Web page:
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Published: January 31st 2010
There is a complex variety of personalities among travelers. In Santiago I met a German man who claimed to not own any sort of electrical apparatus in order to have as few tie-downs as possible. He is a polyglot, speaking Spanish, German, English, French, and who-knows-what-else. When he is not working on a cruiseship he makes jewelry for a living. Another man I met is an American who drove all the way south to Argentina, where he drove his 2003 Tundra off a 15 ft. cliff. He believes that life is better in South America than in the States (quite a contrast to all the locals who try desperately to get a Visa for the U.S. or Canada). These two are just a sample of all the different people I have been meeting and their viewpoints on life.
But two main groups are discernible among travelers: cruise-ship tourists and the more bohemian backpackers. Let´s just say that Valparaiso (¨Valpo¨) is not the greatest place for the first. Although Valpo is touted as the ¨cultural capital¨of Chile, the rusting and decaying buildings do not offer testament to this claim. But this lively port town does carry a whole ton
of personality and charm for those of us who are not into traveling just to see Disneyland on a different continent. The hills are coloured with crowds of houses built with no obvious colour scheme and with tin roofs corroded by years of seaspray. The streets are packed with sidewalk vendors trying to pawn off everything from used cell phones to pirated CDs to antiques and others selling fish, deep fried treats, and even skinned rabbits. Everywhere you go you are likely to spot an elevator - Valpo´s version of a tram - which will take you to the top of the hill for 250 pesos chilenos. Valpo is a jewel to the camera-crazy.
The speech of the locals sounds like a sort of Spanish intertwined with Morse code. Maybe when they say one thing, really they are saying another in Morse code (like "&!%# you, gringo!"). The other sort of speech that this town is known for is poetry. Valparaiso has been immortalized by the famous Chilean poet Pablo Neruda who lived in and loved the area. I would say that at least half of the tourism in Valparaiso is due to Neruda fans who want to see
where it was that he lived. The one house he owned in Valparaiso does not stand on very much land, but is 4 or 5 stories tall. La Sebastiana (as this house is called) is highly decorated and filled with an eclectic assortment of objects - ships in bottles on the sill, middle eastern glassware along the wall, a preserved flamingo hanging from the ceiling in a plastic case, ancient world maps framed on the wall, old paintings lining the staircase, a poster of Walt Whitman in a nook, a poster of a piece by Henri Rosseau in front of the washing bowl, etc.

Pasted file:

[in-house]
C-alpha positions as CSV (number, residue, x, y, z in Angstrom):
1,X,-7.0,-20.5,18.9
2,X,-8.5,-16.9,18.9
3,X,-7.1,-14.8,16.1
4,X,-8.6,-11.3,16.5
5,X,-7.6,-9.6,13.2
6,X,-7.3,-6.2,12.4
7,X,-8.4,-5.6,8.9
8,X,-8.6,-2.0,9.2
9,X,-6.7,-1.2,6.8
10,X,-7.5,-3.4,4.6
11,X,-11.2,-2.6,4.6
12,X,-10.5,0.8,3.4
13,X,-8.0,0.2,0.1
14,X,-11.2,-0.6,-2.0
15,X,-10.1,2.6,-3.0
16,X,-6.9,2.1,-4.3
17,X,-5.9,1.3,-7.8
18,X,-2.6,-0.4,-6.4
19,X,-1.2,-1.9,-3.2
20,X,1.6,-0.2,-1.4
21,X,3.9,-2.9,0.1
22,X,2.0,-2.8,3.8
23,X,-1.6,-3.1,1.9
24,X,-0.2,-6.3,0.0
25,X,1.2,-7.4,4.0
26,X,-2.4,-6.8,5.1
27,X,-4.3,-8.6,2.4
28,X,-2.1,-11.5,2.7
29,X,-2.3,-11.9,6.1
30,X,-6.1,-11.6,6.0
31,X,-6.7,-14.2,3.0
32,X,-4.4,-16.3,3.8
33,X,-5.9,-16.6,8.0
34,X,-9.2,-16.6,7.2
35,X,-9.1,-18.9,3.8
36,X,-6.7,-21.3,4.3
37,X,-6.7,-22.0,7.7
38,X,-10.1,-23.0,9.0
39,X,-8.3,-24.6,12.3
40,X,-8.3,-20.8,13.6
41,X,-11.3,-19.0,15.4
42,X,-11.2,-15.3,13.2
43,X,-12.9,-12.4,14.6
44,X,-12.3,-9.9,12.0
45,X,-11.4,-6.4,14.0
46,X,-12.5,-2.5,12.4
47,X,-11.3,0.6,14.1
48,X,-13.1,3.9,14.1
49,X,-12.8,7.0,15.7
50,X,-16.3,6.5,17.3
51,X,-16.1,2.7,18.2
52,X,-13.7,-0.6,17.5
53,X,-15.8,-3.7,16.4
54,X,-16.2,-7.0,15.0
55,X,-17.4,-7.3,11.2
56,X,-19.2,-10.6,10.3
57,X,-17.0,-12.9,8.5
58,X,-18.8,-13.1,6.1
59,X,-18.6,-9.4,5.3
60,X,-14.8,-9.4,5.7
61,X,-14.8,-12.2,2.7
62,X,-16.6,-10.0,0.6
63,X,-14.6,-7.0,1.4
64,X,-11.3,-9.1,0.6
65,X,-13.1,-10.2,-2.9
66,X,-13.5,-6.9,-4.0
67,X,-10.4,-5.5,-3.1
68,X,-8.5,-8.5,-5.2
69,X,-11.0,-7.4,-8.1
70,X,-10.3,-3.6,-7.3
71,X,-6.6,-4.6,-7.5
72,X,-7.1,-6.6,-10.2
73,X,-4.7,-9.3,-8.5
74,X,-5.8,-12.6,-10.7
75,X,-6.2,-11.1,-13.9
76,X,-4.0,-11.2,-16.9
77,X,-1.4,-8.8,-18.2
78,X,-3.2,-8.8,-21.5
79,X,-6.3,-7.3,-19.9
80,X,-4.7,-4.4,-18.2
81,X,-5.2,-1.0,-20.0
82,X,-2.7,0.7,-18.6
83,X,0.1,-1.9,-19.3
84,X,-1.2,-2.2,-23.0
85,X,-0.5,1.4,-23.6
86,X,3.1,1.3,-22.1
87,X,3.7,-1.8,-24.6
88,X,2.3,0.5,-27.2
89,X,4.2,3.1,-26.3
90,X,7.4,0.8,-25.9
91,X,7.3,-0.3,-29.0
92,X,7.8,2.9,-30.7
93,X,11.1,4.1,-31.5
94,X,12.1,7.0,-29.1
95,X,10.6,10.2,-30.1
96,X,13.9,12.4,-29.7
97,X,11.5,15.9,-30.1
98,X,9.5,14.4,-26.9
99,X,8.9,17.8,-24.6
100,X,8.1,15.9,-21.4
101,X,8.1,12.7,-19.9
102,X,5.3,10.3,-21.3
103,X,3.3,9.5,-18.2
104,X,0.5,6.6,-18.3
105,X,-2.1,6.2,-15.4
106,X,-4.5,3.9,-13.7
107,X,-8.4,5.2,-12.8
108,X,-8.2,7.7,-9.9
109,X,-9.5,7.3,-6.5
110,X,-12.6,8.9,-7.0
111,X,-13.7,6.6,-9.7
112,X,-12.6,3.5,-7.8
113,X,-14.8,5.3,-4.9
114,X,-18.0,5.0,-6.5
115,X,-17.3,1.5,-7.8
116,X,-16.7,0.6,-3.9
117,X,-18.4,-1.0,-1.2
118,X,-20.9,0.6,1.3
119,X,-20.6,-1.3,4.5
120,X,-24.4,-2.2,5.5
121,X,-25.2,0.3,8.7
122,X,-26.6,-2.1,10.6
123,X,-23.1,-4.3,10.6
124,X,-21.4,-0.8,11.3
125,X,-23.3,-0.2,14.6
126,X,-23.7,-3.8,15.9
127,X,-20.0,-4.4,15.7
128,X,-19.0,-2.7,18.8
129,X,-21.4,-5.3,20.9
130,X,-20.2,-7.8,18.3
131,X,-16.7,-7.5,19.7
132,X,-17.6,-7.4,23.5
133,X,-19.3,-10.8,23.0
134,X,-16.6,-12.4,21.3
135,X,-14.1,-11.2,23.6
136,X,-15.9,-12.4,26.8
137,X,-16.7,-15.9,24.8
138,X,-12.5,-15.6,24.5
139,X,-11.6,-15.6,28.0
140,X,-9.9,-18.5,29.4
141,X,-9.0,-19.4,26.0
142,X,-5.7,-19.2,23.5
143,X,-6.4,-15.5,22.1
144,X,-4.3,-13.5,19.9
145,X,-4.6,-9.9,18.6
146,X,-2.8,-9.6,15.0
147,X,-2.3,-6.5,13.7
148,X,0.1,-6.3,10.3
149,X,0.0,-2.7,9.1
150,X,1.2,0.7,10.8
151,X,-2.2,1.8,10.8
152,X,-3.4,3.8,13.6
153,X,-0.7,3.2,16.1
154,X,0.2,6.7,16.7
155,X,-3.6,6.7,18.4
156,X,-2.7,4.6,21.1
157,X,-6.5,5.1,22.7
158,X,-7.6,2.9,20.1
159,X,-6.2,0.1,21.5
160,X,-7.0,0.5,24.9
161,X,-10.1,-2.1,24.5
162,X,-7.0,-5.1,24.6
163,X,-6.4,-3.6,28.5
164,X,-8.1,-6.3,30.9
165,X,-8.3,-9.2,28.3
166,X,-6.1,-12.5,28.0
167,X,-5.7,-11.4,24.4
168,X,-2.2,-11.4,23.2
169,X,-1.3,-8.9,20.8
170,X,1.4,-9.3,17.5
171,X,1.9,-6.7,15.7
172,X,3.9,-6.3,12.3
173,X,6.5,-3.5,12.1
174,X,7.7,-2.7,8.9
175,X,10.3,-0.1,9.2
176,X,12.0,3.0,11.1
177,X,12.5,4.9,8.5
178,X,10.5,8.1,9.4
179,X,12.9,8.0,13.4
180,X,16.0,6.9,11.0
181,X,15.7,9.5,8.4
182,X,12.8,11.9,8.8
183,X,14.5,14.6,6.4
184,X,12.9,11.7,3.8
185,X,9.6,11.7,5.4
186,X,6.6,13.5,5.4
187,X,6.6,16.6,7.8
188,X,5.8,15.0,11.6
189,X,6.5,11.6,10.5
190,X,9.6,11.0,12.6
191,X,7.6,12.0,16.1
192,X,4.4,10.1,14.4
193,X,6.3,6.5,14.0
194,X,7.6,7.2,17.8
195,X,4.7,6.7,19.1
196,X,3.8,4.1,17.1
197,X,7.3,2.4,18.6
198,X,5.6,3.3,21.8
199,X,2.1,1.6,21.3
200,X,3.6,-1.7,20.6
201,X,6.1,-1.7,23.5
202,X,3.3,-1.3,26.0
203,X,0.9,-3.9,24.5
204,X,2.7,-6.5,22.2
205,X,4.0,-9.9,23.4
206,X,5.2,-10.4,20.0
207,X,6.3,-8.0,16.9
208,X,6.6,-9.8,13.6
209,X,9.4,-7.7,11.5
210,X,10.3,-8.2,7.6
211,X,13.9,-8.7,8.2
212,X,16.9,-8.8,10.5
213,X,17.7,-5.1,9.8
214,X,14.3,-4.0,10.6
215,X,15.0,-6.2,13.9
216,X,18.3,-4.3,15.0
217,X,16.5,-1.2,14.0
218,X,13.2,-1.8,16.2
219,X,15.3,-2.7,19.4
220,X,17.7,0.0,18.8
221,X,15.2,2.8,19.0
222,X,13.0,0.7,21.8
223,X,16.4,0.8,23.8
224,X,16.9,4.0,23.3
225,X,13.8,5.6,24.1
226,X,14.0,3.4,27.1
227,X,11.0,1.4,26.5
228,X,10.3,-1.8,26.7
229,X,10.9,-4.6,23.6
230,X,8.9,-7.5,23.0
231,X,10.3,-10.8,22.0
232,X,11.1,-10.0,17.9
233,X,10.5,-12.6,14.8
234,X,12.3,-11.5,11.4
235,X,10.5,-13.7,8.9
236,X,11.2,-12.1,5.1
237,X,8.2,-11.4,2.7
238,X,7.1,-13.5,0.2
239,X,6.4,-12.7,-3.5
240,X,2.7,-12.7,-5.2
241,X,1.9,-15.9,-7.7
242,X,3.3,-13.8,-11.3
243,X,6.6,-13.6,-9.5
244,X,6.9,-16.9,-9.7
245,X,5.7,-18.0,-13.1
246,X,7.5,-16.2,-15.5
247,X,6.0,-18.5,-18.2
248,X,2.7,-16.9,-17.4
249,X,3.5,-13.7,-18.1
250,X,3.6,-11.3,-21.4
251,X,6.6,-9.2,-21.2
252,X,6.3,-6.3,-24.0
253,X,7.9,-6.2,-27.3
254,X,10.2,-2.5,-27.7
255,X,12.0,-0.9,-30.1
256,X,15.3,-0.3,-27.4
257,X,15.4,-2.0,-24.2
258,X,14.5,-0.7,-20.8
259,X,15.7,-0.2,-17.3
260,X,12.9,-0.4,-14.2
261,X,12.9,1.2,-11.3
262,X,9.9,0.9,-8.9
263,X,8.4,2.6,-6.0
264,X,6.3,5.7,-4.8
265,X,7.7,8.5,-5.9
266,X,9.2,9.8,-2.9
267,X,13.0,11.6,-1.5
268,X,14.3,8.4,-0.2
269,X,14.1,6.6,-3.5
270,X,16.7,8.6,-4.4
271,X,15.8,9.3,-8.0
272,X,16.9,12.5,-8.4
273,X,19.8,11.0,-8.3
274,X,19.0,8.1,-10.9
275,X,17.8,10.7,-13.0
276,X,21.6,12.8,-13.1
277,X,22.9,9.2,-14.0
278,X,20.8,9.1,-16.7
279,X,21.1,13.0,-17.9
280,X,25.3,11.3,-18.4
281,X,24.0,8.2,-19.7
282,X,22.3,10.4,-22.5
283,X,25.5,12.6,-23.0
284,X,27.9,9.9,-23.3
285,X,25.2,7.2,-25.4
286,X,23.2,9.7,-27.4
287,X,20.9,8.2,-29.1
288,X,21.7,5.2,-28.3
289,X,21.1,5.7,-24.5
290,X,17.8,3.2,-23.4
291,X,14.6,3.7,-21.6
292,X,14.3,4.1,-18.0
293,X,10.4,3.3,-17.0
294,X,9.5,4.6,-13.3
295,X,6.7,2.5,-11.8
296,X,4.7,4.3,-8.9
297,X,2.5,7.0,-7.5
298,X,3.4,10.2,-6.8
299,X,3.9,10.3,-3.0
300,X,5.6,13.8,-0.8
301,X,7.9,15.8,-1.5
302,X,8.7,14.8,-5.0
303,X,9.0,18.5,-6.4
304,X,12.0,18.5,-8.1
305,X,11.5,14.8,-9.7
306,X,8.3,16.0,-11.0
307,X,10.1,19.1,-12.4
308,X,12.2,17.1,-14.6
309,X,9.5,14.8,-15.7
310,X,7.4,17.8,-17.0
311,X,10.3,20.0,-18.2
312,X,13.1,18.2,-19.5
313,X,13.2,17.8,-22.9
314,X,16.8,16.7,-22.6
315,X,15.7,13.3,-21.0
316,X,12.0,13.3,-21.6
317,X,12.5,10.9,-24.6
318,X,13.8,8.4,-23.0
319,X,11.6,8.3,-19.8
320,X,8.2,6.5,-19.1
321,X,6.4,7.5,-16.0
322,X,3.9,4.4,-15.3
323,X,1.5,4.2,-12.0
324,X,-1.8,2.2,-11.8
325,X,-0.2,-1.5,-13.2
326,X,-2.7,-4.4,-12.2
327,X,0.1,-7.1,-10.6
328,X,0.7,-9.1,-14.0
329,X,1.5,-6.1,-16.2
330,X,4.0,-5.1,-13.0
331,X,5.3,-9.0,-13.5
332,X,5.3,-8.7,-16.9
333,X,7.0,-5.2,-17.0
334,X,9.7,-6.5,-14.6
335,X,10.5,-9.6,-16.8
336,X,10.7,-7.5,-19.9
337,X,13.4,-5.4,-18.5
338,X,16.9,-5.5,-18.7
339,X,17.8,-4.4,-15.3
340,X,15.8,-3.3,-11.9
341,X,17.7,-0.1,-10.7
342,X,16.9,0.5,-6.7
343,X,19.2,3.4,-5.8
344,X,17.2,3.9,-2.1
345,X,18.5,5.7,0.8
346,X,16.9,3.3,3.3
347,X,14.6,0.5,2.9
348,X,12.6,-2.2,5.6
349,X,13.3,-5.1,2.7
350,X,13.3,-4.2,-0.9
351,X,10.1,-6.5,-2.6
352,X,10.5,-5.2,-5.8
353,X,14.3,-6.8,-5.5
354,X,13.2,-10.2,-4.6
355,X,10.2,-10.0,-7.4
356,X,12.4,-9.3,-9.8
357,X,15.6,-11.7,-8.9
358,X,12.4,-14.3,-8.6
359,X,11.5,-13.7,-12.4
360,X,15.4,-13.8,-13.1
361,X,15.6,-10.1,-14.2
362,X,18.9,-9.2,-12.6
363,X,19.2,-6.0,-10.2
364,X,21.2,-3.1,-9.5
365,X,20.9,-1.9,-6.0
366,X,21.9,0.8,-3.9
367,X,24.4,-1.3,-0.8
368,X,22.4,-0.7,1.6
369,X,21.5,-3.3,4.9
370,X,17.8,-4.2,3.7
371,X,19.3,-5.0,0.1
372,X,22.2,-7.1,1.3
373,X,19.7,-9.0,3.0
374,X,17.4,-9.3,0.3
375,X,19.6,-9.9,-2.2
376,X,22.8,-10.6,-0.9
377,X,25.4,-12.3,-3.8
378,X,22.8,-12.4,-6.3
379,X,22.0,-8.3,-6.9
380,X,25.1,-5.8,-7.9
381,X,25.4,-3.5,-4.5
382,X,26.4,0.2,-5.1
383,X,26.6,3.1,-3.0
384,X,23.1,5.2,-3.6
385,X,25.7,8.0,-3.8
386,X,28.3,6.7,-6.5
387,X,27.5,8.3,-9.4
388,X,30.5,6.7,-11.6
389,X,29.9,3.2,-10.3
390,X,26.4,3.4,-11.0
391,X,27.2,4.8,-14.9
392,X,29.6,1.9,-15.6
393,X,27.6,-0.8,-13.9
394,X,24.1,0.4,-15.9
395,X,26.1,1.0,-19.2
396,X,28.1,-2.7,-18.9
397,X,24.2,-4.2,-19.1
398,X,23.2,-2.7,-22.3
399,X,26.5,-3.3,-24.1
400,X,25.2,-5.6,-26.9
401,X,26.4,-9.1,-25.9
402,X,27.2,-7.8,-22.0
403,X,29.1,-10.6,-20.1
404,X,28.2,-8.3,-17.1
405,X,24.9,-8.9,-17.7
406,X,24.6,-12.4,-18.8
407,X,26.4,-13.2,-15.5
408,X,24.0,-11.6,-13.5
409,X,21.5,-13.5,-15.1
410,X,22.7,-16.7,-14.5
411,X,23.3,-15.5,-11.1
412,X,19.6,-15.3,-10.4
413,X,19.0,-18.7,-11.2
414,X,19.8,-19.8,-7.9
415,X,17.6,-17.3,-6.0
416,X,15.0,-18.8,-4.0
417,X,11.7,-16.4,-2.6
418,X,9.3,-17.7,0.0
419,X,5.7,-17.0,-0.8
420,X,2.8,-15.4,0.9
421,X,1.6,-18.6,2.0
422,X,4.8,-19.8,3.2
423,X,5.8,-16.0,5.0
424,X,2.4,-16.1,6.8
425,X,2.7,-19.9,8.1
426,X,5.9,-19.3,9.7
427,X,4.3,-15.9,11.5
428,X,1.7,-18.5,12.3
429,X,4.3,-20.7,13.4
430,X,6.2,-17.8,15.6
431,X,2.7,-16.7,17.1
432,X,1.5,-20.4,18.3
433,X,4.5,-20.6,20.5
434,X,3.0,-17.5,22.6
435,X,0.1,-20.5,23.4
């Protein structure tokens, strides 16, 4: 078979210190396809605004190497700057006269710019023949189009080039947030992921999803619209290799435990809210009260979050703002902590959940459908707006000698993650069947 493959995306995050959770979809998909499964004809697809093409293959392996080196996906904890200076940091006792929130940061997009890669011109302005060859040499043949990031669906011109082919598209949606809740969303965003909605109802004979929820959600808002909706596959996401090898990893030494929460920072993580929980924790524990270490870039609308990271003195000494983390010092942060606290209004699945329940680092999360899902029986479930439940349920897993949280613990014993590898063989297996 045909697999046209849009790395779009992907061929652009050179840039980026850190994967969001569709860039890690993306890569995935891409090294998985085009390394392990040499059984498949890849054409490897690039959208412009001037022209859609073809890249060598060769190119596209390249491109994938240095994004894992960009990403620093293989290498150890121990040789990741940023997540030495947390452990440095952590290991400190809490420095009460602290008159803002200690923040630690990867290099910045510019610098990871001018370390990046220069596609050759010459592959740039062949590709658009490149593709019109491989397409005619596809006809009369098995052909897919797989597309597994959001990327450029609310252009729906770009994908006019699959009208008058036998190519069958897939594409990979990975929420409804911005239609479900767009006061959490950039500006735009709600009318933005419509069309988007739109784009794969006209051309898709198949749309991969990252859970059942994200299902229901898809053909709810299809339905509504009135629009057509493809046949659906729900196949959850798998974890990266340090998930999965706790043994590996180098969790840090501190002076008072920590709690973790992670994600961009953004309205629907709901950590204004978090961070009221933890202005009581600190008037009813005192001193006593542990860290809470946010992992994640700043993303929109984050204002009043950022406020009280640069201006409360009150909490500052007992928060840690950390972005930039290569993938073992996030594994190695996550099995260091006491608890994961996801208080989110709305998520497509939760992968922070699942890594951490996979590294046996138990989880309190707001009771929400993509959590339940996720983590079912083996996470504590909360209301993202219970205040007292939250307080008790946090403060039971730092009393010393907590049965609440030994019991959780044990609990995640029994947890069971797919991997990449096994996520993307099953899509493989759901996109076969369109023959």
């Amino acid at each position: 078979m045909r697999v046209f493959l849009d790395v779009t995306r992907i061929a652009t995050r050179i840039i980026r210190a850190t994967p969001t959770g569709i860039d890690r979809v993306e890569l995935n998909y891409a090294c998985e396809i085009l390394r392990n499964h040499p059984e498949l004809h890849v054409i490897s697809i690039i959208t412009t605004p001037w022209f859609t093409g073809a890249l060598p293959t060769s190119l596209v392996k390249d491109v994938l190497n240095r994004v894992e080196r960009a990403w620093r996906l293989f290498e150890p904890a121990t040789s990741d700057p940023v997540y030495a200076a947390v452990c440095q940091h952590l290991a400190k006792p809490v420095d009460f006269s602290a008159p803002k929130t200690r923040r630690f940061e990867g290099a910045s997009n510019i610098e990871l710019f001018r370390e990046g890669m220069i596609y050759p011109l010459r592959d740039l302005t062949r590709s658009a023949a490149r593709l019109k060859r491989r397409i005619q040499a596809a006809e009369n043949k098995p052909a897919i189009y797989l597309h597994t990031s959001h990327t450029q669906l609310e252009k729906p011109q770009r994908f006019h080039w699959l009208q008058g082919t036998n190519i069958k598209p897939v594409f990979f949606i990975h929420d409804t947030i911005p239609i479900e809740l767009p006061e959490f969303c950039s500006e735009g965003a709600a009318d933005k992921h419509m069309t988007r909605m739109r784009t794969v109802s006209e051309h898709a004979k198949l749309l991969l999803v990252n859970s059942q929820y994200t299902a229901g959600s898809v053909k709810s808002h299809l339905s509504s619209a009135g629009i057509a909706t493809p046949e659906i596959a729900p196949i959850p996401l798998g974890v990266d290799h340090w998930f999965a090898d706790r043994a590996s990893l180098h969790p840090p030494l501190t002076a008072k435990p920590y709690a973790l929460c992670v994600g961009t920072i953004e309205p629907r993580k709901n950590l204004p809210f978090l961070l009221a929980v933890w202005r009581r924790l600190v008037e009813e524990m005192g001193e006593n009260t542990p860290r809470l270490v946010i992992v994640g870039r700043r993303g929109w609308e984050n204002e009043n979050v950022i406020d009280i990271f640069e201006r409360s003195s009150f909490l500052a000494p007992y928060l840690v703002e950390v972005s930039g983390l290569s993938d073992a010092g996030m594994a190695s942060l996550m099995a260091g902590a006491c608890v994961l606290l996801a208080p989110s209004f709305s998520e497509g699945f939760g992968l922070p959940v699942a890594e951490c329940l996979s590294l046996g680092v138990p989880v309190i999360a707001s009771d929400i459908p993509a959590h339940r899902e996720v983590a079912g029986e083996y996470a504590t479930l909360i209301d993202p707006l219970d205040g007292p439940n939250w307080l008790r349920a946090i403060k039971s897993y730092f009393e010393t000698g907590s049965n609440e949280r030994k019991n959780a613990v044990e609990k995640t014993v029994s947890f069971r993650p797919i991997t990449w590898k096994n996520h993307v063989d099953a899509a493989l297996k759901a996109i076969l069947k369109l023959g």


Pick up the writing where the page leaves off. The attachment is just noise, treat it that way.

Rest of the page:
The local catch phrase: Valparaiso, a place of dreams.
Valparaiso's neighbour is a newer development that hasn't yet suffered the full effects of years of seaspray and neglect. Mainly a beach town, Viña del Mar comes alive in the summer with loads of beach fun and nightly carretes (parties). A walk from one end of the beach chain to the other consumes between 1.5 to 2 hours. Along the way I saw children's entertainment (a large pool of water upon which were kids inside large, clear plastic balls trying to stay upright),
a skimboarding competition, paintballers, bohemians selling their goods, and looooads of people. I managed to squeeze in among all the sightseeing some water time and a little bit of tanning. A couple of friendly lifeguards offered to take my stuff while I bathed. The beaches are generally quite sloped and the waves are fierce. However, the largest waves are not too far off from the shore, so I was able to get past their breaking points and enjoy the salt water from there.
Next stop: Valdivia. A few more days in Valpo and Viña would be nice, but I have to move on.
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